Pulmonary ventilation imaging in asthma and cystic fibrosis using oxygen-enhanced 3D radial ultrashort echo time MRI

Wei Zha, Stanley J. Kruger, Kevin M. Johnson, Robert V. Cadman, Laura C. Bell, Fang Liu, Andrew D. Hahn, Michael D. Evans, Scott K. Nagle, Sean B. Fain

Research output: Contribution to journalArticlepeer-review

23 Scopus citations

Abstract

Background: A previous study demonstrated the feasibility of using 3D radial ultrashort echo time (UTE) oxygen-enhanced MRI (UTE OE-MRI) for functional imaging of healthy human lungs. The repeatability of quantitative measures from UTE OE-MRI needs to be established prior to its application in clinical research. Purpose: To evaluate repeatability of obstructive patterns in asthma and cystic fibrosis (CF) with UTE OE-MRI with isotropic spatial resolution and full chest coverage. Study Type: Volunteer and patient repeatability. Population: Eighteen human subjects (five asthma, six CF, and seven normal subjects). Field Strength/Sequence: Respiratory-gated free-breathing 3D radial UTE (80 μs) sequence at 1.5T. Assessment: Two 3D radial UTE volumes were acquired sequentially under normoxic and hyperoxic conditions. A subset of subjects underwent repeat acquisitions on either the same day or ≤15 days apart. Asthma and CF subjects also underwent spirometry. A workflow including deformable registration and retrospective lung density correction was used to compute 3D isotropic percent signal enhancement (PSE) maps. Median PSE (MPSE) and ventilation defect percent (VDP) of the lung were measured from the PSE map. Statistical Tests: The relations between MPSE, VDP, and spirometric measures were assessed using Spearman correlations. The test–retest repeatability was evaluated using Bland–Altman analysis and intraclass correlation coefficients (ICC). Results: Ventilation measures in normal subjects (MPSE = 8.0%, VDP = 3.3%) were significantly different from those in asthma (MPSE = 6.0%, P = 0.042; VDP = 21.7%, P = 0.018) and CF group (MPSE = 4.5%, P = 0.0006; VDP = 27.2%, P = 0.002). MPSE correlated significantly with forced expiratory lung volume in 1 second percent predicted (ρ = 0.72, P = 0.017). The ICC of the test–retest VDP and MPSE were both ≥0.90. In all subject groups, an anterior/posterior gradient was observed with higher MPSE and lower VDP in the posterior compared to anterior regions (P ≤ 0.0021 for all comparisons). Data Conclusion: 3D radial UTE OE-MRI supports quantitative differentiation of diseased vs. healthy lungs using either whole lung VDP or MPSE with excellent test–retest repeatability. Level of Evidence: 2. Technical Efficacy: Stage 1. J. Magn. Reson. Imaging 2018;47:1287–1297.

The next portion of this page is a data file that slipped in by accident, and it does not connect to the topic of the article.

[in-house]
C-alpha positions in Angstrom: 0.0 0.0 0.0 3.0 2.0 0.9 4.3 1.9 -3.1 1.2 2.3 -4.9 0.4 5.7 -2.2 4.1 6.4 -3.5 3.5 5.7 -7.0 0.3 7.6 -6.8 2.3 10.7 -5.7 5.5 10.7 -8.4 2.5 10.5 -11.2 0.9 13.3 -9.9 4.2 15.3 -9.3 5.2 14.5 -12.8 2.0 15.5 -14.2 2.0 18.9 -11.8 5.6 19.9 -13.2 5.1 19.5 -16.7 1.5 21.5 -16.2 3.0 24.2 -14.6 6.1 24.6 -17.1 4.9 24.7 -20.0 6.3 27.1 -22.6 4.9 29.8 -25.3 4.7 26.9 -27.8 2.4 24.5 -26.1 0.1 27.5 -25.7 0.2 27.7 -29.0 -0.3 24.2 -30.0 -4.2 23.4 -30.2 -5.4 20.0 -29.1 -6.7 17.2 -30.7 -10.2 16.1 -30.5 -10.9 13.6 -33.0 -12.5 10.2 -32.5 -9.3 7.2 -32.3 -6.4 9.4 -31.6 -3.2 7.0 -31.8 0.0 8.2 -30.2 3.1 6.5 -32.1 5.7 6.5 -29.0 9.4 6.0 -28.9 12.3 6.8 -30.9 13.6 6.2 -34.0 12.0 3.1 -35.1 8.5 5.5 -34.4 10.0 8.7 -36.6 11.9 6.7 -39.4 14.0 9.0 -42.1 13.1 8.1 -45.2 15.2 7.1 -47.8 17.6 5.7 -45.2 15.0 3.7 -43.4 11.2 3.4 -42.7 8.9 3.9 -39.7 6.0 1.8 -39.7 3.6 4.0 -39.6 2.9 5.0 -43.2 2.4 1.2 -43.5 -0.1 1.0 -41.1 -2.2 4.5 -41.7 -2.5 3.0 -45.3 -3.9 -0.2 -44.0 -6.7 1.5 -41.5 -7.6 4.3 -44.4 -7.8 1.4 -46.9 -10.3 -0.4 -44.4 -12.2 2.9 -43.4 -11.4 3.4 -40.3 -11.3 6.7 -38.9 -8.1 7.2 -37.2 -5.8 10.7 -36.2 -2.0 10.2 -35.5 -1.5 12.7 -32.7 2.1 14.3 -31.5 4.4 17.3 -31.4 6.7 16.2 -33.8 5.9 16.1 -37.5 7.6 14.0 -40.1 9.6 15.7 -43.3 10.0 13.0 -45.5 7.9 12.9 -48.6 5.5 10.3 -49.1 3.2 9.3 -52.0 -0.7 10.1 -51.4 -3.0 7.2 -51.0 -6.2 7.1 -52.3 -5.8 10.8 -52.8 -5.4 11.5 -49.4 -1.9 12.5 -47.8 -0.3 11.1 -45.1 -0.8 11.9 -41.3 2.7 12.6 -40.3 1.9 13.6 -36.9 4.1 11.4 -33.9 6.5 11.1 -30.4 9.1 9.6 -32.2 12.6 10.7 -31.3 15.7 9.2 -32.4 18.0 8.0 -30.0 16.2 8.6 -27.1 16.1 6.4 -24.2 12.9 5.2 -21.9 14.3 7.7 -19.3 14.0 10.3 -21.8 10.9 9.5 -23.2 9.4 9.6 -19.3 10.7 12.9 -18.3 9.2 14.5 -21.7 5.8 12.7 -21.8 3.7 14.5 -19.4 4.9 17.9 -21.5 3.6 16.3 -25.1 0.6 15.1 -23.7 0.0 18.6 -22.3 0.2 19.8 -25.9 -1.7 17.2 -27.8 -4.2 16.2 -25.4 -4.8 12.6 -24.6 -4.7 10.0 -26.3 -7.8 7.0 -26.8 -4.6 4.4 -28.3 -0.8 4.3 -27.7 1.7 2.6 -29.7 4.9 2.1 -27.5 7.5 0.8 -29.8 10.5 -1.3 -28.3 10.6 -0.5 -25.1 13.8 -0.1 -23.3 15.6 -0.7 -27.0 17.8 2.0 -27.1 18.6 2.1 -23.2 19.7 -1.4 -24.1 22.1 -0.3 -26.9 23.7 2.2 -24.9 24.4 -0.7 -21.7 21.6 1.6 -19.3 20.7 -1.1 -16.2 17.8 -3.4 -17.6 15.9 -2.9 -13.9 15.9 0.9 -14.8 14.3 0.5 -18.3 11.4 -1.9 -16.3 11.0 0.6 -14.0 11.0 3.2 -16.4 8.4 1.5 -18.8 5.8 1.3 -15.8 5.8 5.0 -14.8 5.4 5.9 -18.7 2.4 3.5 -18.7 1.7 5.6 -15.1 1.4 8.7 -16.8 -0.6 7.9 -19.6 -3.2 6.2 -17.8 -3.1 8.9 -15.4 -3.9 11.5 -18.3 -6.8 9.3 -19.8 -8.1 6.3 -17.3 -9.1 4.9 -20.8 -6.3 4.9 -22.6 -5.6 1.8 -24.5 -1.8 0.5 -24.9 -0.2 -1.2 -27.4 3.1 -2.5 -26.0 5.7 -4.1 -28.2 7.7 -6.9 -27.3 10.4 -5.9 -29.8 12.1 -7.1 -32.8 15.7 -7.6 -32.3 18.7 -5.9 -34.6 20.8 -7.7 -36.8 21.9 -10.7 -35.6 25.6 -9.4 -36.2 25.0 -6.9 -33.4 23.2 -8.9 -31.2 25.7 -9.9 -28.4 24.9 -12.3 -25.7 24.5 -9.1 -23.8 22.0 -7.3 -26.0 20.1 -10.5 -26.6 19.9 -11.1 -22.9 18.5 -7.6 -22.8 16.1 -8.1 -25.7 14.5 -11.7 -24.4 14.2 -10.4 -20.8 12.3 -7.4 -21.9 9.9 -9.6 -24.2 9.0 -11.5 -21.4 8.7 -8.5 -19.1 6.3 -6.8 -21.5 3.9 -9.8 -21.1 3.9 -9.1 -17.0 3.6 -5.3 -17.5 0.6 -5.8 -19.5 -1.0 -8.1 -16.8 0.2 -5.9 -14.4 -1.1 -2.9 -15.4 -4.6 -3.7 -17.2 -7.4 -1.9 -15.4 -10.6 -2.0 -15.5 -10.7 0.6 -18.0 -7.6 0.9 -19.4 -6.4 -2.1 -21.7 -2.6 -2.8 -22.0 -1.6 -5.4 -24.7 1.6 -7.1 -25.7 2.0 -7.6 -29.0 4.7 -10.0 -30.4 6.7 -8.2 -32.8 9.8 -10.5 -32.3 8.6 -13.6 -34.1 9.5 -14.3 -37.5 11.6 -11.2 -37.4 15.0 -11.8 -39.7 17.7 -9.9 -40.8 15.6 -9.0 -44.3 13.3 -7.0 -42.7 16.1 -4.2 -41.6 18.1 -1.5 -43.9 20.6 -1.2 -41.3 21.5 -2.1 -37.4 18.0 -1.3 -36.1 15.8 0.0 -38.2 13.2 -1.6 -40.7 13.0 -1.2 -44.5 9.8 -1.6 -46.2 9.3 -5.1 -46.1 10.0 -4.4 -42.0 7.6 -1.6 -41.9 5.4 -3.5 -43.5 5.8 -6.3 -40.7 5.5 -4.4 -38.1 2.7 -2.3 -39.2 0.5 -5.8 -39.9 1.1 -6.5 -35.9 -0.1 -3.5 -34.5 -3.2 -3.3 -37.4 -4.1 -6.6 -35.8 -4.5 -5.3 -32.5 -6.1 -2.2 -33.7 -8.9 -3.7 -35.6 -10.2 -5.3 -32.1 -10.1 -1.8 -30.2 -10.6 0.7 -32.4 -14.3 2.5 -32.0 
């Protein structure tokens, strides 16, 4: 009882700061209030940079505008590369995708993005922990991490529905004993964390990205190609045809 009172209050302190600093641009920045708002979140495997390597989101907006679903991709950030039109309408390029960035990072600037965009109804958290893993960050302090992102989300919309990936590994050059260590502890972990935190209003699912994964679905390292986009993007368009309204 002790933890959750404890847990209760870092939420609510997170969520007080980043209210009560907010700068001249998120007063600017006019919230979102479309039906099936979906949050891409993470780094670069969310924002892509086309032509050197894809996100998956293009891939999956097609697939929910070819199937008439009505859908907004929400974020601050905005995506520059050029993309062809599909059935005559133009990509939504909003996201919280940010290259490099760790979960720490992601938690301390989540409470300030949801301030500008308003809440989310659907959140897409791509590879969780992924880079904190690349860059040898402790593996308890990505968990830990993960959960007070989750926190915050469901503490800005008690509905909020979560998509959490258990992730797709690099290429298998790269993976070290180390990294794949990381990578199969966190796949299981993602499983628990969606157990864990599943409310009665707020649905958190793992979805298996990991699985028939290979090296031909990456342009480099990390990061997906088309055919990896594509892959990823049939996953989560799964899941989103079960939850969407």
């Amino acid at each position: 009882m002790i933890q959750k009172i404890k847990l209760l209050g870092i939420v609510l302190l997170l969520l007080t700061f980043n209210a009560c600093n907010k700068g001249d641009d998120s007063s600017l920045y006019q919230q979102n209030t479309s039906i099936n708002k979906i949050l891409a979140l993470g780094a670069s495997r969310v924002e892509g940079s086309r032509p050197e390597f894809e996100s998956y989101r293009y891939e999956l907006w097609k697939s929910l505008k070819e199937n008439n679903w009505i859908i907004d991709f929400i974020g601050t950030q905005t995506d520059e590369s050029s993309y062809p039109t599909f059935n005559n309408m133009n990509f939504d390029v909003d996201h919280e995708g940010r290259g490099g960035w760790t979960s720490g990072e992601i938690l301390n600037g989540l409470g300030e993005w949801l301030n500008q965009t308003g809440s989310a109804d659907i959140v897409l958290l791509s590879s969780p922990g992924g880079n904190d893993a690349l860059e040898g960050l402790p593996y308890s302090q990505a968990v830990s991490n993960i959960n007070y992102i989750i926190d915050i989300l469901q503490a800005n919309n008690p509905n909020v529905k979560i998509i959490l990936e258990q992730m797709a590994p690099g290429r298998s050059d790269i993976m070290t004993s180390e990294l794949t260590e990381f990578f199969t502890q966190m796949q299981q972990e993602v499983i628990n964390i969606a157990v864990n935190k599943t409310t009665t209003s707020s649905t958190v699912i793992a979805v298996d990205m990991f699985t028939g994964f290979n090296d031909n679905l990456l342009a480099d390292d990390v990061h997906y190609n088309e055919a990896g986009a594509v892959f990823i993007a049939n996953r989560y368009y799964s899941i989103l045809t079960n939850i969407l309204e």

Original languageEnglish (US)
Pages (from-to)1287-1297
Number of pages11
JournalJournal of Magnetic Resonance Imaging
Volume47
Issue number5
DOIs
StatePublished - May 2018
Externally publishedYes

Bibliographical note

Funding Information:
Contract grant sponsor: NIH/NCATS; contract grant number: UL1TR000427 (to U.W.); Contract grant sponsor: NIH/NHLBI; contract grant number: U10 HL109168, ICTR; Contract grant sponsor: Research and Development Fund from Departments of Radiology and Medical Physics, University of Wisconsin-Madison. The authors thank the nurses and recruiters who supported this work, especially Jan Yakey, RN, and Gina Crisafi, BS; and the research technologists at University of Wisconsin-Madison, including Kelli Hellenbrand, RT, Jenelle Fuller, RT, and Sara John, RT who supported the MRI scanning in this work.

Publisher Copyright:
© 2017 International Society for Magnetic Resonance in Medicine

Keywords

  • 3D radial
  • UTE
  • asthma
  • cystic fibrosis
  • oxygen enhanced MRI
  • ventilation defect

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